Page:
Tag Archives: California Public Records Act

Remember How I Sued The Highland Park BID And The Lincoln Heights BID In January 2020 Over Their Failures To Produce Public Records? — They Were About To Settle The Case But Then They Flipped Out — Fired Their Sane Lawyers — And Hired Carol Humiston And Her Weirdo Henchie Julie Bachert To Fight The Case! — And My Lawyer — Colleen Flynn — Fought Off Their Aggressively Unhinged Tactics — And Taught Them A Lesson They Shouldn’t Forget But They Probably Will — And They Came Crawling Back Begging To Settle! — Which We Did Yesterday And They’re Paying Flynn And Matthew Strugar — Who Also Helped — Thirty Thousand Dollars In Fees — And Assorted Costs — And They Agreed To Produce Emails On A Schedule — So More News About These Infernal BIDs Quite Soon!

Background: This post follows up on a post from last year, and here’s some useful background from there:

It’s been a while since I’ve written about our old friends at the Highland Park BID but that’s certainly not because I lost interest in them! You’ll recall that in early 2018 they released a really rich set of emails in response to some requests made under the California Public Records Act. These records revealed, among other things, the BID’s complicity in the ongoing hurricane-force gentrification of Highland Park, using tactics like mural erasure and harassment of street vendors. The emails also showed the BID’s creepy Facebook stalking of local antigentrification activists, coordinated with weirdo CD1 staffer Bill Cody.

The post is about my lawsuit against these BIDs. You can read most of the pleadings filed here on Archive.Org as well.

Remember last January? Before all this pandemic insurrection nonsense? Anyway, that’s when I filed a suit against both the Highland Park Business Improvement District and the Lincoln Heights BID1 over their failures to comply with the California Public Records Act. I haven’t written much on it because at first it looked like it was going to settle quickly. The BIDs agreed to produce the records and everything was fine.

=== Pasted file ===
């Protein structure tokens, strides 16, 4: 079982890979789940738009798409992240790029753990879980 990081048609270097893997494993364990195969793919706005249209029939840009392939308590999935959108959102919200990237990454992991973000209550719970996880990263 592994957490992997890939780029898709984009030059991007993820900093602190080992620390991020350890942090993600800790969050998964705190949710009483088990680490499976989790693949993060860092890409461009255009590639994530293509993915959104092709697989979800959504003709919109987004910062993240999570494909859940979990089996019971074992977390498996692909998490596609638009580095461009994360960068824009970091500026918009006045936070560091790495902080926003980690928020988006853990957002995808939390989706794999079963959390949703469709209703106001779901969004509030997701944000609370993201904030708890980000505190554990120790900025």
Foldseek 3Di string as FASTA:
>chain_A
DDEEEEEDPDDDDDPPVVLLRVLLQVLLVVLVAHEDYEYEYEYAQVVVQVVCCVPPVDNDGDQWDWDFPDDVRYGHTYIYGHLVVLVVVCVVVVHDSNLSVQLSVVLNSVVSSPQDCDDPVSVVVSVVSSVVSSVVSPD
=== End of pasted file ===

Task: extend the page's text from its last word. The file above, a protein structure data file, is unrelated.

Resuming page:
Then they fired their lawyers and hired Carol “World’s angriest CPRA lawyer” Humiston’s firm, Bradley & Gmelich, to fight the petition instead. Humiston, of course, has it in for me and is even willing to break the law and the rules of the California State Bar to further her obsessive campaign. She apparently actually believes that the only reason I request records from BIDs is to fuck with them and run up their lawyer bills, and she’s determined to prove this in court.

So these new lawyers, apparently more determined to get at me than to help their clients, aggressively tried to depose me, I guess to get me to admit to my evil anti-BID plans. There’s nothing that my evidence can add to a CPRA case, though. The law specifically states that the requester’s purpose is irrelevant.2 and my lawyer, the incomparable Colleen Flynn, filed a motion for a protective order to stave them off.
Continue reading Remember How I Sued The Highland Park BID And The Lincoln Heights BID In January 2020 Over Their Failures To Produce Public Records? — They Were About To Settle The Case But Then They Flipped Out — Fired Their Sane Lawyers — And Hired Carol Humiston And Her Weirdo Henchie Julie Bachert To Fight The Case! — And My Lawyer — Colleen Flynn — Fought Off Their Aggressively Unhinged Tactics — And Taught Them A Lesson They Shouldn’t Forget But They Probably Will — And They Came Crawling Back Begging To Settle! — Which We Did Yesterday And They’re Paying Flynn And Matthew Strugar — Who Also Helped — Thirty Thousand Dollars In Fees — And Assorted Costs — And They Agreed To Produce Emails On A Schedule — So More News About These Infernal BIDs Quite Soon!

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My Public Records Requests Have Apparently Caused Both LAPD And Deputy City Attorney Bethelwel Wilson To Embrace A Kind Of Self-Destructive Paranoid Madness — They Are Randomly Accusing Various Not-Me Requesters Of Being Me — LAPD Has Evidently Put Random People Other Than Me On My “Work Plan” — The Plan Amounts To Not Filling My Requests At All — So Basically LAPD Is Denying Requests From Random People In Order To Take Revenge On Me — Which Is Not Only Illegal — It’s Also Idiotic — And Unsustainable — Did I Ever Mention “The Caine Mutiny”? — It’s A Really Good Movie! — Very Timely! — Very Relevant!